Nothing could be lighter or more buoyant than René Clair’s warm-hearted musical-comedy parodying operetta/opera, Le million.
The brilliant opening shot travels weightlessly along Parisian tenement rooftops; alternative lives to those in Clair’s preceding film, Sous les toits de Paris (1930), will be shown to us. Romance is in the air—and revelry. Their sleep interrupted, two men slip and slide across the roofs to peer into the jubilant apartment. (Among those dancing, we fleetingly glimpse a bridal gown.) What is going on? “Haven’t you heard what happened?” a reveler asks, looking up. “No.” The revelers sing to the pair of insomniacs, beginning their account of the day that’s now coming to a close. As the scene dissolves to an interior one that morning, we realize that we the audience are represented by the two men on the roof. Is this reality, or are we asleep, dreaming? Obviously a gorgeous fabrication (Clair’s resident genius set designer, Lazare Meerson, at work again), the rooftops and windows had begged this same question. At the movies, are we not all dreamers?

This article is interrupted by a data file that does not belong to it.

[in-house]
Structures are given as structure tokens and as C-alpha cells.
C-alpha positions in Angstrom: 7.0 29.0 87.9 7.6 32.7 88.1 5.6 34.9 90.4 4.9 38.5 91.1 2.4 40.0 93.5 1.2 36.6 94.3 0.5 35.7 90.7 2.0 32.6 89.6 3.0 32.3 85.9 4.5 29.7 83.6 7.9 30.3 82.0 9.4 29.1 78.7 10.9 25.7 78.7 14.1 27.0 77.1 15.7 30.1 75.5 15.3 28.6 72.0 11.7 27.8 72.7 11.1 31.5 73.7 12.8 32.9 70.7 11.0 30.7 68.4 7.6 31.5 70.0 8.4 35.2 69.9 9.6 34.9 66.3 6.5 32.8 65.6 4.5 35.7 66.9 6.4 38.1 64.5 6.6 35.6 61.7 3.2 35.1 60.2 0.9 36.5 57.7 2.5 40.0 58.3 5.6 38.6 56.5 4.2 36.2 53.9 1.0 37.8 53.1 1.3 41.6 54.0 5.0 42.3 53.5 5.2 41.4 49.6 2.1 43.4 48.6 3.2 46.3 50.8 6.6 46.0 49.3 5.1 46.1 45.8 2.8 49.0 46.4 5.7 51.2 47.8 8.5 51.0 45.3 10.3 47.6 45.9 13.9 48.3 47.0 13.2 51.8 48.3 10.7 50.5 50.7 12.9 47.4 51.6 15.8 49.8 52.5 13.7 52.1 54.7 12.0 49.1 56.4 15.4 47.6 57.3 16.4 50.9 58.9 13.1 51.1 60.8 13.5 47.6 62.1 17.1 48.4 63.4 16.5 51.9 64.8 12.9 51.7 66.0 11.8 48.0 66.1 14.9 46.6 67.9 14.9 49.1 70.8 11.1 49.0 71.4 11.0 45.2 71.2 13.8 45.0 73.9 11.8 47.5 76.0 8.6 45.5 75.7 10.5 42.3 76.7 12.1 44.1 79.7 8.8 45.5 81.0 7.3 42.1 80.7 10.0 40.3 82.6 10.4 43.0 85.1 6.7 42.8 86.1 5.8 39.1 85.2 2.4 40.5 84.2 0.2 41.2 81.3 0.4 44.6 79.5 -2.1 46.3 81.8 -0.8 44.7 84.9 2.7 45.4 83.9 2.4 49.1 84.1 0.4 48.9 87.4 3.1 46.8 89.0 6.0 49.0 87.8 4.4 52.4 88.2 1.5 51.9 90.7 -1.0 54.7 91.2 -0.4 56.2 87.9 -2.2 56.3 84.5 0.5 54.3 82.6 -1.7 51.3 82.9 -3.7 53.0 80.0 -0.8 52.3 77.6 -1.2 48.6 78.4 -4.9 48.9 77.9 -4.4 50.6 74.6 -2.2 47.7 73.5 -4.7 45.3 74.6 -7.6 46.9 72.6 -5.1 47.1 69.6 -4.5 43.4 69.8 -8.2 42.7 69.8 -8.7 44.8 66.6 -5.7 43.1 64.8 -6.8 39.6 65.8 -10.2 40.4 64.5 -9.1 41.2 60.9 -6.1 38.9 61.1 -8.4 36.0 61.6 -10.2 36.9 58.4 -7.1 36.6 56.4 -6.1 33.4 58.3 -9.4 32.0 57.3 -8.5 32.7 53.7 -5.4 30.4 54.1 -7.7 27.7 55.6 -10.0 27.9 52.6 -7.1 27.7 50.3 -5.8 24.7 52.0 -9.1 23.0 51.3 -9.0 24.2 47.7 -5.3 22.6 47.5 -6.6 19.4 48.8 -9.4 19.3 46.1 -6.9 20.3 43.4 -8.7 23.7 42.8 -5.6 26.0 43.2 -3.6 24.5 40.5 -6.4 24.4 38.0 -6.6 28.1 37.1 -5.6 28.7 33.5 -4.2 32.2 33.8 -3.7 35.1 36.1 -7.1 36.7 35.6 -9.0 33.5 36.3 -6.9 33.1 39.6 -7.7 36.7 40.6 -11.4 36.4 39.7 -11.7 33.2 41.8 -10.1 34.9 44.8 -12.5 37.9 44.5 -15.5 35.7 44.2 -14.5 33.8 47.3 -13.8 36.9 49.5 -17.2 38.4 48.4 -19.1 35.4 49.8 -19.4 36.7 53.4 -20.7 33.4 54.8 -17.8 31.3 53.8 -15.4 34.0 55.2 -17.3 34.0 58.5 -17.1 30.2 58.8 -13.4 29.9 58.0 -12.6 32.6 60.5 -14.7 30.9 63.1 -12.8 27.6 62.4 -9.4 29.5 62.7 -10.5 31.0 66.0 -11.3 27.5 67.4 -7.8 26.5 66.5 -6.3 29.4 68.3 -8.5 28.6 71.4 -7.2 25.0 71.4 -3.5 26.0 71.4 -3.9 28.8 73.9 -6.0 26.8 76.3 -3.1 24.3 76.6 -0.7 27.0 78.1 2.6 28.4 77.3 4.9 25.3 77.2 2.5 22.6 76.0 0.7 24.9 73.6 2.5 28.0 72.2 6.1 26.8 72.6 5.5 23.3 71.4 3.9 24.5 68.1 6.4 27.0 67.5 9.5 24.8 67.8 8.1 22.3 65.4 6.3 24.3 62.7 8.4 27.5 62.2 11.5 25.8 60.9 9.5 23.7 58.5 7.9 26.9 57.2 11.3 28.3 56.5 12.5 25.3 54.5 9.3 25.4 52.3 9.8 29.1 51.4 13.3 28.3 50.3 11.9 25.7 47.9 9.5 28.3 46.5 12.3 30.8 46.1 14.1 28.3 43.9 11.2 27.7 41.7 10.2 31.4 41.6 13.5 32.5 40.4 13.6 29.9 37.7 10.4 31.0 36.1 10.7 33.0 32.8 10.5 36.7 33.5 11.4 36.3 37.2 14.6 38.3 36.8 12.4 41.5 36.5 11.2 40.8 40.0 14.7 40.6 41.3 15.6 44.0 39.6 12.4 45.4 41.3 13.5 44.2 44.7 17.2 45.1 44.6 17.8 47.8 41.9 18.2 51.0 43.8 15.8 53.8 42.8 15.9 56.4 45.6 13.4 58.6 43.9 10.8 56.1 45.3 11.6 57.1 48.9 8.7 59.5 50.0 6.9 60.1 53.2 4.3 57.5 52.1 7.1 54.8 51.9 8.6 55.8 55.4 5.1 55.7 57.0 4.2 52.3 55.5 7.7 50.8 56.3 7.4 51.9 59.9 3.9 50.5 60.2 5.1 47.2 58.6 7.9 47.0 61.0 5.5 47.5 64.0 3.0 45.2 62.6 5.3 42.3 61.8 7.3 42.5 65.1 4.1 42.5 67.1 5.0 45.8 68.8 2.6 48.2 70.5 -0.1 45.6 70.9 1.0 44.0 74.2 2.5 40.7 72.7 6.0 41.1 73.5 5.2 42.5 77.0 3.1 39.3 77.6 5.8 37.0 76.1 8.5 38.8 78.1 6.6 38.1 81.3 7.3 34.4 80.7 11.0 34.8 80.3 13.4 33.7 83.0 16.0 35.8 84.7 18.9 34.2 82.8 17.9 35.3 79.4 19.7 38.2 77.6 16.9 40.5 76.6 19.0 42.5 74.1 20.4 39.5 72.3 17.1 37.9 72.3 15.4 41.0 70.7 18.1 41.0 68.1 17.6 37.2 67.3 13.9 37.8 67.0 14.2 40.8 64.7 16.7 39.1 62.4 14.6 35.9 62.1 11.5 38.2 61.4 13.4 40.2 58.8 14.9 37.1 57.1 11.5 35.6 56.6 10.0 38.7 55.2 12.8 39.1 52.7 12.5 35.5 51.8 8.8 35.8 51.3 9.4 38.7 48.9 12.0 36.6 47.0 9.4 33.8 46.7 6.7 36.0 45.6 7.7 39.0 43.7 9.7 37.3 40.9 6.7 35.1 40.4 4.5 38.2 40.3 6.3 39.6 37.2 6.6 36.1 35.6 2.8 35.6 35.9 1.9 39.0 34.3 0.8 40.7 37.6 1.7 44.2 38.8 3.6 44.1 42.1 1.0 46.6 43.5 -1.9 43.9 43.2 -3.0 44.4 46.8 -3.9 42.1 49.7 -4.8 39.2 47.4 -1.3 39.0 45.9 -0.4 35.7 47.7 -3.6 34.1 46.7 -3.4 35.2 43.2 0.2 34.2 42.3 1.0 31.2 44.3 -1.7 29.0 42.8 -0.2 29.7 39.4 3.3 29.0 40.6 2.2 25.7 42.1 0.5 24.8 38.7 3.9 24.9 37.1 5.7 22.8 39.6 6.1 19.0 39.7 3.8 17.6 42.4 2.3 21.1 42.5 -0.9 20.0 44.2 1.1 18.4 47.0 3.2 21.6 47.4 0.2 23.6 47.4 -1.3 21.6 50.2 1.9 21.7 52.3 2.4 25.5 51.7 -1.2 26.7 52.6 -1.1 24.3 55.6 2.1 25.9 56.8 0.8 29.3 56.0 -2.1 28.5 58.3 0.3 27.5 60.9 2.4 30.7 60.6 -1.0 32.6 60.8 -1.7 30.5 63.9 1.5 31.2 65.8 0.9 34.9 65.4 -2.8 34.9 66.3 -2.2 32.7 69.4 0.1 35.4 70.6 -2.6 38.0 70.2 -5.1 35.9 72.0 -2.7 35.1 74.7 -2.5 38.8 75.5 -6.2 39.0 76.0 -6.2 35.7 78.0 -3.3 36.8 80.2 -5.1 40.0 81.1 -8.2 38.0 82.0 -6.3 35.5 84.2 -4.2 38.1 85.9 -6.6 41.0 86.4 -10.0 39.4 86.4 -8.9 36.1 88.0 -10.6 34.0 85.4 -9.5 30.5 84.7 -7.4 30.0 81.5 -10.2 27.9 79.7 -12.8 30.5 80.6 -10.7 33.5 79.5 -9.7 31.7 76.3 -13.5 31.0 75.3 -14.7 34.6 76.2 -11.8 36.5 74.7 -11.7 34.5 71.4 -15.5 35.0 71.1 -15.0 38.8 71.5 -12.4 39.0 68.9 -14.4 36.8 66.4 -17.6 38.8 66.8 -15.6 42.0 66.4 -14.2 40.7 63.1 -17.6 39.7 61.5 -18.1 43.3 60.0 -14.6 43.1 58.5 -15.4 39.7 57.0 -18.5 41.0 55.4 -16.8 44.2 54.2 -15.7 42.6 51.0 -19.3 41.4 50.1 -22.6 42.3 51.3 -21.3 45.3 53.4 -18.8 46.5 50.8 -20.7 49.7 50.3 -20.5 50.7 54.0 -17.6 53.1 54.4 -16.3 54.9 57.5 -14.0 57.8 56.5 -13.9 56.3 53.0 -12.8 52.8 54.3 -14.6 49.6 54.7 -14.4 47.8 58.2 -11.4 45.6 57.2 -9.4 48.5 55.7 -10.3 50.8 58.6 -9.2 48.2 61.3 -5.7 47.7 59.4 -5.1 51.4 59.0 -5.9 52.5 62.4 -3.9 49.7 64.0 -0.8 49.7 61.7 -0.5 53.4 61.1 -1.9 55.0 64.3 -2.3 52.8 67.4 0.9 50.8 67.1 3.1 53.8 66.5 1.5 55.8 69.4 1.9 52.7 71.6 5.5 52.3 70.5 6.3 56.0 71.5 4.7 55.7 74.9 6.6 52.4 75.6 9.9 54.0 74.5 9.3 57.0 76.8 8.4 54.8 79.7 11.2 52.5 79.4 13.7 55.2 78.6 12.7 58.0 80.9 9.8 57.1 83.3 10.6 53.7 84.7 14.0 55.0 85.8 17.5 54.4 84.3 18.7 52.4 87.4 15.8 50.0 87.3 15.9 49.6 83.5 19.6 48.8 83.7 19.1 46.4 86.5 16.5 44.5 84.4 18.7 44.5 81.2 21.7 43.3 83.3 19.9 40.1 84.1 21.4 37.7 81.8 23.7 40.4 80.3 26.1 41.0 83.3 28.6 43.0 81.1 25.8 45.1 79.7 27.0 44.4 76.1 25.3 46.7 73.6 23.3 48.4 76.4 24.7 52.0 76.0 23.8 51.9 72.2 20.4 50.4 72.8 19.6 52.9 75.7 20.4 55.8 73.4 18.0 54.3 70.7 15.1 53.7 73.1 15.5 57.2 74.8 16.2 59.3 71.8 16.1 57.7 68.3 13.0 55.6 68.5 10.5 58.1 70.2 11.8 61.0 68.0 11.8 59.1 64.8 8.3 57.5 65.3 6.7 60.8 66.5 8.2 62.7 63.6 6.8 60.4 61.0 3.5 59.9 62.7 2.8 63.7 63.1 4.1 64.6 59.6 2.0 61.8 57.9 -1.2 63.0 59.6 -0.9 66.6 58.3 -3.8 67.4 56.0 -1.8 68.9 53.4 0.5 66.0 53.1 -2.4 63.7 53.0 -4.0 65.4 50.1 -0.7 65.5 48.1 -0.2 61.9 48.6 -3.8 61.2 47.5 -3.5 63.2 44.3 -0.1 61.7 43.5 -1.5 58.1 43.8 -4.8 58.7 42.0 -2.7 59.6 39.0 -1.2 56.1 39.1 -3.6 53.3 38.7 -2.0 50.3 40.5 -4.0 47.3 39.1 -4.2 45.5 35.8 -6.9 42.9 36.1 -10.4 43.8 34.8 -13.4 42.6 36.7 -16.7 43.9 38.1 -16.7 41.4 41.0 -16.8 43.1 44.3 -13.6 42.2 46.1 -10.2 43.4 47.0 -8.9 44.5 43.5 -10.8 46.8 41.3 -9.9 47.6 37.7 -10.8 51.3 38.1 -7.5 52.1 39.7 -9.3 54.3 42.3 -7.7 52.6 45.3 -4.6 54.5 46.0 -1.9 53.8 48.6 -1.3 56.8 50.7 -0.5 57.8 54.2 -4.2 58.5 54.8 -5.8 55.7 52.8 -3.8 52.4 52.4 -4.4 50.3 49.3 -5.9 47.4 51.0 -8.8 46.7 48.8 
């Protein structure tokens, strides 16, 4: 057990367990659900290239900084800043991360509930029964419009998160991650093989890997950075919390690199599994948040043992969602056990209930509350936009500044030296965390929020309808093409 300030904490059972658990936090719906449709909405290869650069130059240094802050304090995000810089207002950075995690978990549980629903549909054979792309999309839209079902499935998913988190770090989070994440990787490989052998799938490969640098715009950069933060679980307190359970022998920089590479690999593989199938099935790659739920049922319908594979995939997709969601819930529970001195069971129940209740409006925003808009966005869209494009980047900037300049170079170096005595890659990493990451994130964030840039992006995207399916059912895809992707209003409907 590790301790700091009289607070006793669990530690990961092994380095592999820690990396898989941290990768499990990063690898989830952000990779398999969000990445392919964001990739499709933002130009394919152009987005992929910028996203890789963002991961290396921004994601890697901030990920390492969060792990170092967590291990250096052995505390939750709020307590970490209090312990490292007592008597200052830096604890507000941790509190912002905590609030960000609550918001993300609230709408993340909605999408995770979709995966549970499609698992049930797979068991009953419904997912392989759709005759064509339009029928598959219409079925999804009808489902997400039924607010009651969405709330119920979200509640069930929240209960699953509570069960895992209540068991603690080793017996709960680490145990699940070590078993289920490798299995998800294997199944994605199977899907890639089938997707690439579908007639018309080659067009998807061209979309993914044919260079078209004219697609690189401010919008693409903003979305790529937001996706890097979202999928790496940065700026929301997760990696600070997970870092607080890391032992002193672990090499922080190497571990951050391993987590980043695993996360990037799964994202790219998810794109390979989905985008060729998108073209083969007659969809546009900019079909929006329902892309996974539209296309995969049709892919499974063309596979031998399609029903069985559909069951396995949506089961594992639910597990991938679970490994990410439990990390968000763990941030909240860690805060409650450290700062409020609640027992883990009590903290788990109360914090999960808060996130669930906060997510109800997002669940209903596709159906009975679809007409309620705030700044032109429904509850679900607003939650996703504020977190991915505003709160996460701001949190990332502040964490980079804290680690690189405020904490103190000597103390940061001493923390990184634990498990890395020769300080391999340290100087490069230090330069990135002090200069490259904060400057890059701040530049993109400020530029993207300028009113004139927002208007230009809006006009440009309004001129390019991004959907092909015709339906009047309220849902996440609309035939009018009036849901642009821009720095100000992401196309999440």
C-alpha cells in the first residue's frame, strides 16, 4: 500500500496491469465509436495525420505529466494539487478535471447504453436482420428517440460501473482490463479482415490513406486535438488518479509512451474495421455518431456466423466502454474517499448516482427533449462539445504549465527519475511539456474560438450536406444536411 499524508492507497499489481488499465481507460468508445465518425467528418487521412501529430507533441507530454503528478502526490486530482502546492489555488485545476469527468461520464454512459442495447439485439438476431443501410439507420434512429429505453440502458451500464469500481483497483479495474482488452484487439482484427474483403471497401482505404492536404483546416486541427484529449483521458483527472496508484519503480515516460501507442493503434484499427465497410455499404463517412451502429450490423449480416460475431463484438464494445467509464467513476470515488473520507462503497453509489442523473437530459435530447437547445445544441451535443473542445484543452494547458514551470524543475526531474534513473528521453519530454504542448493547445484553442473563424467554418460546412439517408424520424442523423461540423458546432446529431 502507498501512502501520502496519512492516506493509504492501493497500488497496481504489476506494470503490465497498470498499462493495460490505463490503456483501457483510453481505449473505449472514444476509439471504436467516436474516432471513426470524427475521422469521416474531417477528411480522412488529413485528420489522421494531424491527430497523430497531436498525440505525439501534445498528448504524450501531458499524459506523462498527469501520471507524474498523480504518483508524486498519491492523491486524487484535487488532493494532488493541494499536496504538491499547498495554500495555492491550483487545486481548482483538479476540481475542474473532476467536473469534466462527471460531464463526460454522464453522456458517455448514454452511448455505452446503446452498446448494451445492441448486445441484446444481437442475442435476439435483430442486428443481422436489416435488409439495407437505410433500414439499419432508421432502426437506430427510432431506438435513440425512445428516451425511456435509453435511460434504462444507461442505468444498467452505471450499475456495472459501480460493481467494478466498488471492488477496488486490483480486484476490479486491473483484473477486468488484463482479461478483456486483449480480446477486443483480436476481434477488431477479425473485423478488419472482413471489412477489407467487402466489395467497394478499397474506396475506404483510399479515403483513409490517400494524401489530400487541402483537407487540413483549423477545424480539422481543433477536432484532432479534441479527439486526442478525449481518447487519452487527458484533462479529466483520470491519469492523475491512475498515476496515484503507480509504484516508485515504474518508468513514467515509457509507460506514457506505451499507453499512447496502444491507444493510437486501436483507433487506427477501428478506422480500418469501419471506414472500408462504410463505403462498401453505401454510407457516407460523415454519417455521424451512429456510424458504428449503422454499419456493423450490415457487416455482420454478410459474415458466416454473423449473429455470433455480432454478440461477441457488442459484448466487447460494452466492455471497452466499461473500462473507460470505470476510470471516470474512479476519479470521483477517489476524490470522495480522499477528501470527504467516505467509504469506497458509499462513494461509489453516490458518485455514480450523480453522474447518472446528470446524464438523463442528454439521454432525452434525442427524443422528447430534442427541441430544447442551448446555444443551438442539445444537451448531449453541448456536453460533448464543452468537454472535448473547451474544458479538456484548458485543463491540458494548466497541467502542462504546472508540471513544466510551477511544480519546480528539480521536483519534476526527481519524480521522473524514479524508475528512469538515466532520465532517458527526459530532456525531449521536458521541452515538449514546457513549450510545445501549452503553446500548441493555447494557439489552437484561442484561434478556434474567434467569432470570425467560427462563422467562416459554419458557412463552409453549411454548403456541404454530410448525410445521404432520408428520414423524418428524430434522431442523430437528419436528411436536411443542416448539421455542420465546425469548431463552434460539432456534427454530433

Some “dreams” that we encounter in movie theaters are complex. Its string of dupings and misleading appearances slyly commenting on a frantic race to locate a winning lottery ticket inside a poor boy’s lost jacket, Le million is about tenuous rather than assured lives. Heavily in-debt artist Michel (René Lefèvre, epitomizing the charm of youth) must find and hold onto that jacket of his! Among other things, this will lead to one of the funniest passages in creation: on the opera house stage, the mime of a rugby scrum.
We dreamers get the happy ending we want—ah, but we’re ever mindful of the social reality from which we and our co-dreamer, Clair, have effected young Michel’s escape.
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